What screams out of the pit stop, is literally a nonstop race to beat the Italians, by any means necessary. It would seem a pretty simple straight forward goal, where everyone is united in the common quest to beat the foreigners, using that infamous can do American grit, spit and mettle. But no, old analogies really needed to be upgraded to consider marketing departments full of utterly useless self-serving folk, these new analogies or fables will of course be designed by committee, and will of course result in what normally happens in such situations, nothing. Of the back of this movie, it really makes you wonder that America has managed to achieved anything, ever.
But there are titans in the mix. Shelby, Henry Ford II and in particular Ken Miles (Christian Bale) who represents not only the ordinary/extra ordinary man, but also the epitome of EVERYTHING marketing don’t want, ie honesty. Miles was from just outside Birmingham, and after serving time in the Second Word War moved to America where he enhanced his mechanic and driving skills to such an extent that he was building his own modified MGs and winning vast amounts of races. He was the perfect candidate/driver to join in this new quest to win Le Mans. Much to the ire of the Ford marketing department, and in particular the cretinous Leo Beebe (fantastically played by Josh Lucas).
So ensues a non stop battle with physics, science, personalities, personal demons, barriers that are real, and ethereal, the limits that nature dictates, and the limits we inadvertently place upon ourselves, but also the ones placed upon us by folk who clearly don’t know anything about anything, and are incapable of dreaming higher possibilities (yep, that’s the marketing team again), as genuine and true unique individuals have the vision, and the actual ability to reach these pinnacles.
As mentioned, I’m not a petrolhead, and knew small elements of the story. It’s absolutely the case going into this, that the less you know, the better. On the tarmac this is about achieving a particular goal, but the actual fuel that powers it all is completely about human endeavours. The dreams, the possibilities, the moments that get us there, recognising those moments when we are in them, changing gear and flooring it into the future, the great unknowns, the legacies.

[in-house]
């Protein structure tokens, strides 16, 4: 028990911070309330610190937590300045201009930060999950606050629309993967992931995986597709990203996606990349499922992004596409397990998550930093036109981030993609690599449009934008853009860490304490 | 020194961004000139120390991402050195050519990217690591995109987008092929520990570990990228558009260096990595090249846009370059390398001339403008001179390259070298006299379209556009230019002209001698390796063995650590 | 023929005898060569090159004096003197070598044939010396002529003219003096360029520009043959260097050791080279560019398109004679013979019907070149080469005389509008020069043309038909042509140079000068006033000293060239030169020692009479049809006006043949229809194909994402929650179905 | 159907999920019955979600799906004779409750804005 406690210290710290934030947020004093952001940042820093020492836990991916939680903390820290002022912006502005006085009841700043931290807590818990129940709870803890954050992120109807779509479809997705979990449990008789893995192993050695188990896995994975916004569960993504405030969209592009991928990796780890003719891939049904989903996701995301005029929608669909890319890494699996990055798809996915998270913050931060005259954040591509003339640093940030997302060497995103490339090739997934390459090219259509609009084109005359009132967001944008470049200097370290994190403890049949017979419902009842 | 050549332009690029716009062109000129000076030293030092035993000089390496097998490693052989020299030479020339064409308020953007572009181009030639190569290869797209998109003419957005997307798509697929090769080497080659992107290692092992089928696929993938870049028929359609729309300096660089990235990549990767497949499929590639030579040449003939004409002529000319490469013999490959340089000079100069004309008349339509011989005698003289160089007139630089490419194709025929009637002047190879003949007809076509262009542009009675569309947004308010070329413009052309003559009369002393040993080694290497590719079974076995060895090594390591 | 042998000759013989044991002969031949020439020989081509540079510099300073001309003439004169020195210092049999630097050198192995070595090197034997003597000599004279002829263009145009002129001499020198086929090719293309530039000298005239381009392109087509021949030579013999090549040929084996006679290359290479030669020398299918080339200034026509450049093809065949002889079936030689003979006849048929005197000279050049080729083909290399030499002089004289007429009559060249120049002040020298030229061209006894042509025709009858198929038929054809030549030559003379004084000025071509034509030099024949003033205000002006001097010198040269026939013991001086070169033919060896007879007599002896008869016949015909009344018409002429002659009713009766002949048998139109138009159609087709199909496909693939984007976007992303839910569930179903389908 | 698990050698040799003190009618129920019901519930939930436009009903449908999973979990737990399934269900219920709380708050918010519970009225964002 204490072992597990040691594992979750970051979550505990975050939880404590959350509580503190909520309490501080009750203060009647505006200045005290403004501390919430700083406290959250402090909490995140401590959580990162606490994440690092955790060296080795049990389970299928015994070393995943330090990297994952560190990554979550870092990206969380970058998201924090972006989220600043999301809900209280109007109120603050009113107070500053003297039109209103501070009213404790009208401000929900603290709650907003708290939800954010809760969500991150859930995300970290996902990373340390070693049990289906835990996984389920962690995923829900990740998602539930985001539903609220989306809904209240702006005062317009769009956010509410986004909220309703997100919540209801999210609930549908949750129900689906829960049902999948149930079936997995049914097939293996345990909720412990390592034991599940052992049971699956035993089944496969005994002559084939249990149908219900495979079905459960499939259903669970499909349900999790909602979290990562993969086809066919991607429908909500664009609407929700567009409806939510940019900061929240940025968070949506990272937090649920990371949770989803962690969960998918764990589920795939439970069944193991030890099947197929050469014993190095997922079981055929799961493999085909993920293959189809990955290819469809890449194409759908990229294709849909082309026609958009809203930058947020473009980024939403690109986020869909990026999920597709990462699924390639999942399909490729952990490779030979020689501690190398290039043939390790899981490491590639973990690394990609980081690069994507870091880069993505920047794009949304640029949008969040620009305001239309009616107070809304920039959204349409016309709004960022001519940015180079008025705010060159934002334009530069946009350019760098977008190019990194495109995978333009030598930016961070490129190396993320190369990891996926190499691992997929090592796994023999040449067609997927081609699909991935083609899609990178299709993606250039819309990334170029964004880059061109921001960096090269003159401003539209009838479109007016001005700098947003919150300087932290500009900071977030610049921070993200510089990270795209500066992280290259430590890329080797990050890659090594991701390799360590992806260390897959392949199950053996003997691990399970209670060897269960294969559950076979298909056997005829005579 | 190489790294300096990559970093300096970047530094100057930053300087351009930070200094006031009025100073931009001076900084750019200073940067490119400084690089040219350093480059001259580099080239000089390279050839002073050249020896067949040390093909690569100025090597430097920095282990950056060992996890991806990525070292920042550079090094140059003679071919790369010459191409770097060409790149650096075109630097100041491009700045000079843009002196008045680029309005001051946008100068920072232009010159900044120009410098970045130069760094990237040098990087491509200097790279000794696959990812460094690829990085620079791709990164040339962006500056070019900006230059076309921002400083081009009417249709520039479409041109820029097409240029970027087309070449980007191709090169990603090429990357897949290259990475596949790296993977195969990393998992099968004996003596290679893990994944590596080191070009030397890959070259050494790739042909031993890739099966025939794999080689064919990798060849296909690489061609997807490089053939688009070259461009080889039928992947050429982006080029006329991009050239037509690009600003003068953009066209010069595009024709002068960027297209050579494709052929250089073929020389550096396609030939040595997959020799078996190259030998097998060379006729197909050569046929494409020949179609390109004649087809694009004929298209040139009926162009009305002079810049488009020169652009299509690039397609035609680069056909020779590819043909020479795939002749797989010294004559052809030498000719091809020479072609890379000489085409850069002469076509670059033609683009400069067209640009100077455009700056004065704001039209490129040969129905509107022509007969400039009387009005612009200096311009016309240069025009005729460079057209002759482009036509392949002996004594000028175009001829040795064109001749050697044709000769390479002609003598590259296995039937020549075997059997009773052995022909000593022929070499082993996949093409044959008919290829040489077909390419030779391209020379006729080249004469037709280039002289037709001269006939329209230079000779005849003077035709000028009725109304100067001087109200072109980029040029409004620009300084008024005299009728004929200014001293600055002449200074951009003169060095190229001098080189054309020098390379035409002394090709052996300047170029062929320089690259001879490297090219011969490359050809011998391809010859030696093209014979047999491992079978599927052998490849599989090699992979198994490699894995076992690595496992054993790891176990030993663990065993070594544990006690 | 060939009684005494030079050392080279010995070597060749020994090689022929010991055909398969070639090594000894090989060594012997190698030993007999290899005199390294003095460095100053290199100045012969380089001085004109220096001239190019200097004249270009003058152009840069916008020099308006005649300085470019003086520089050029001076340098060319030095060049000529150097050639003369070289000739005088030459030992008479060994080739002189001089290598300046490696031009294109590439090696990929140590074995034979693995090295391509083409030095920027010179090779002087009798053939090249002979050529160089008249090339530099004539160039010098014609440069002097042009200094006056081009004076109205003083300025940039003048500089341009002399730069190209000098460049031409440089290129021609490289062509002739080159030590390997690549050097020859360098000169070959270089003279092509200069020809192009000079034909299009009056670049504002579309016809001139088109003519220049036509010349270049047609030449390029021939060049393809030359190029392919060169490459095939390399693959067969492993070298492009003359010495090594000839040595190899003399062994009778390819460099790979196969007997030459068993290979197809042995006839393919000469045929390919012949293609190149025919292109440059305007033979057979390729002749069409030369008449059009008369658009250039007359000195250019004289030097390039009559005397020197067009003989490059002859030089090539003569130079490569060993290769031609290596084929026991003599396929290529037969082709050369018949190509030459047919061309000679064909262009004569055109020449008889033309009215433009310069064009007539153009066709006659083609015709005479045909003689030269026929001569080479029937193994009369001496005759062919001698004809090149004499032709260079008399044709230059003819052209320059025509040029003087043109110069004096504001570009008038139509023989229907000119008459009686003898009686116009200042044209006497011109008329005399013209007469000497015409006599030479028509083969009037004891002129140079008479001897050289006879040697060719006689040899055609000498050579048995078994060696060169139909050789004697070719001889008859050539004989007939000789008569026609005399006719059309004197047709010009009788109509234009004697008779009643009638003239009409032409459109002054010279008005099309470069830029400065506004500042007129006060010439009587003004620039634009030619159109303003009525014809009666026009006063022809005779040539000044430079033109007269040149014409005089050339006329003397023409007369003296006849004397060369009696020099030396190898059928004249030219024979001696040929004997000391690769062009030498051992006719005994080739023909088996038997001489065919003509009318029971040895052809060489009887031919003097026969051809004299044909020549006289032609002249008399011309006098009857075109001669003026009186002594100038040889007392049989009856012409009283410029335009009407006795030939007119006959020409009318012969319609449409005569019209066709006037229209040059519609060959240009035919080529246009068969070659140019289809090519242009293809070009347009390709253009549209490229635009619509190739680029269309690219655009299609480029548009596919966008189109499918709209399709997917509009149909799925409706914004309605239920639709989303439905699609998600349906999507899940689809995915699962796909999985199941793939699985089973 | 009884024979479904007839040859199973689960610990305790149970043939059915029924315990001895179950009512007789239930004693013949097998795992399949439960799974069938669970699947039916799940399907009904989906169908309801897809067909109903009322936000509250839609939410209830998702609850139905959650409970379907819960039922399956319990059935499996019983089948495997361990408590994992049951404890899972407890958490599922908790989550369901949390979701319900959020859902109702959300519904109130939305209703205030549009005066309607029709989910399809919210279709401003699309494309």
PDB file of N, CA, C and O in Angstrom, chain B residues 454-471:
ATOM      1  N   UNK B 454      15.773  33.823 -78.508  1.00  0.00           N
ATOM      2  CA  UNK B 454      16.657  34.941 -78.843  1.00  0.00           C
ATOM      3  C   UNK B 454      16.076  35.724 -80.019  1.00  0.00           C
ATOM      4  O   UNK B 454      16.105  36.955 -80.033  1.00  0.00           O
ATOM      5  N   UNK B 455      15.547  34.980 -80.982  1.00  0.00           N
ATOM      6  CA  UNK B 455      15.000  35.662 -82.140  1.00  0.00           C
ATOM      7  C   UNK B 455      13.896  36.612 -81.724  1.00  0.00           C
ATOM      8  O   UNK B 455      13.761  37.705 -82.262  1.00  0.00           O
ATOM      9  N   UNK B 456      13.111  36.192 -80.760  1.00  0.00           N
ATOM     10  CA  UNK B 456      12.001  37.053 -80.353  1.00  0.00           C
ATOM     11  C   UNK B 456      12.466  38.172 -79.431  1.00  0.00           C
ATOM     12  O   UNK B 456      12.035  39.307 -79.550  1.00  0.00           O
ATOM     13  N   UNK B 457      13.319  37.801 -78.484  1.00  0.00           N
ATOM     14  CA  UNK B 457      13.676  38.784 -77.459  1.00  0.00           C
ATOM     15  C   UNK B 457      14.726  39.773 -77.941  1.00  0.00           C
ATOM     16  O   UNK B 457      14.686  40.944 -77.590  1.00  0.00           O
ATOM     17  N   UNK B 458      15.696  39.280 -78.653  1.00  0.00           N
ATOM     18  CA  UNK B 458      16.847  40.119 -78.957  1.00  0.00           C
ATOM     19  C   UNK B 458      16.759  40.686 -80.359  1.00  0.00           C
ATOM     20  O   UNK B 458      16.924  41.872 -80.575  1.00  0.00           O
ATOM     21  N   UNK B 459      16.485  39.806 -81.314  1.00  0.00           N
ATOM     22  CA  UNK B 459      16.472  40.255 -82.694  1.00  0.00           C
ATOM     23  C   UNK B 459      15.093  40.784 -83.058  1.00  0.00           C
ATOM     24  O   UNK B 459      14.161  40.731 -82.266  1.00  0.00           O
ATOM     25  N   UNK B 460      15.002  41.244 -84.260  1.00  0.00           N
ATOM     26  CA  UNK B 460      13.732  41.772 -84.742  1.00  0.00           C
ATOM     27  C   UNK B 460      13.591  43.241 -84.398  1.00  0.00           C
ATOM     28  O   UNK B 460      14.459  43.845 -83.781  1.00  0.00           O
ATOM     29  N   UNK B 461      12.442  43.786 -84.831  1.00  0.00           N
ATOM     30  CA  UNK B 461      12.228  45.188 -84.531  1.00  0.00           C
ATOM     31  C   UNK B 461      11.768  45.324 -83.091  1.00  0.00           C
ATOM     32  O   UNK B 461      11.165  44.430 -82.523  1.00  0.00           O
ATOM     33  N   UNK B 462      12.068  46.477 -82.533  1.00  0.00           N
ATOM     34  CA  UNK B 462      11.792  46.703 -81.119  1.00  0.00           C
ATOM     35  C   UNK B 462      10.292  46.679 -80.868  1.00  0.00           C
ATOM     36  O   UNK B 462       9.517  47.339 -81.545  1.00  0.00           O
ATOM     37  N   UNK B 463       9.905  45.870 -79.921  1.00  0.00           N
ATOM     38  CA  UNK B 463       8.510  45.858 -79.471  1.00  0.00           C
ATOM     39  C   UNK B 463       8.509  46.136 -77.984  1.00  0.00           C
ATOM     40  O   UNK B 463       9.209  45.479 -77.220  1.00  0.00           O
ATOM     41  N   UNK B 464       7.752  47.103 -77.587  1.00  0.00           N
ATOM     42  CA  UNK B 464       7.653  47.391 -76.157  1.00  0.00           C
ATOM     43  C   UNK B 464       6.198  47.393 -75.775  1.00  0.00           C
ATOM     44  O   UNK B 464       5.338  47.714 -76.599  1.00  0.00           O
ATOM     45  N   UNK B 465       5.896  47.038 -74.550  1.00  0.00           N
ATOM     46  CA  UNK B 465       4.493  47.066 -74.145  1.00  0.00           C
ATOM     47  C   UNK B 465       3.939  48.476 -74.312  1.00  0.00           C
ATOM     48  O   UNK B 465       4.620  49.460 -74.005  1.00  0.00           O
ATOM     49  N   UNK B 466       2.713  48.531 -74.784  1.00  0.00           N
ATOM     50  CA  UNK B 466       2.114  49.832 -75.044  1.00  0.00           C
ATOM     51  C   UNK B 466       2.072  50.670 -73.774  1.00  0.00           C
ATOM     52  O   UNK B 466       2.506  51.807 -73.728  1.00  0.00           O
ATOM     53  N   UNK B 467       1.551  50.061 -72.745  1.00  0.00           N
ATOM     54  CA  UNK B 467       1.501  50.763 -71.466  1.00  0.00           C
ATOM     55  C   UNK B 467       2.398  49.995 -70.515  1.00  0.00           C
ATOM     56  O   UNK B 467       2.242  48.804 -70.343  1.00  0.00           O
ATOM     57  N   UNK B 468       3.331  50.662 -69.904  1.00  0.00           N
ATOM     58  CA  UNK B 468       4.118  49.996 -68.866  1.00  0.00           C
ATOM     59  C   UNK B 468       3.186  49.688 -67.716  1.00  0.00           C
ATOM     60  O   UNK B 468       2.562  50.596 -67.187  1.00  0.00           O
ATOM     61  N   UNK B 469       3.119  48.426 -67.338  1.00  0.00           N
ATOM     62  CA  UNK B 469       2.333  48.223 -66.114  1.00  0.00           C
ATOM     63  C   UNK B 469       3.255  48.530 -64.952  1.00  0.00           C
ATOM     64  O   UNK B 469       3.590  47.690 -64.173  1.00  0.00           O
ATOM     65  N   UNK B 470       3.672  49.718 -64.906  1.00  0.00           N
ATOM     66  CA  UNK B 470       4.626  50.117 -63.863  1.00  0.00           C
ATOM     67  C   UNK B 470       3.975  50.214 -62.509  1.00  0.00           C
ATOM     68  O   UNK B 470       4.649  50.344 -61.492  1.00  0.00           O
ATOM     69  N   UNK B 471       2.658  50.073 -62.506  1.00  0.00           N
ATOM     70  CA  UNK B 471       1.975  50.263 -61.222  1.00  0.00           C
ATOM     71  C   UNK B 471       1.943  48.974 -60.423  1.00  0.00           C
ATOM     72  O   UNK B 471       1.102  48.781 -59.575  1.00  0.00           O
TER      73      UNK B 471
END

The movie is representative of a changing time, that seems eons ago, huge personalities who changed everything, despite the folk with zero personality trying to scupper everything.
Matching the titanic personalities in this tale is a scope of artistry that it deserves, the movie looks just incredible (it truly deserves IMAX viewing), stunning sound, outstanding racing scenes, it roars with a full throttle beating heart of conviction and integrity. The performances throughout are winning podium worthy (even if Bale’s accent is a tad Peaky Blinders) and it is an incredibly enjoyable movie, irrespective of your interest/lack of in the sport.
There’s a couple of moments when Shelby and Miles mention, like a mantra, the concept of 7,000 rpm being the ultimate sweet spot for man and machine to effectively reach a higher state, a racing nirvana. All that goes on, the thinking, dreaming, building, years of racing, redesigning, sacrifices, sufferings, determination is all to achieve this state of being, this enlightenment irrespective of the win or loss. Not only is the movie about this quest, it is it.
10/10 ‘Le Mans ‘66’ is out now.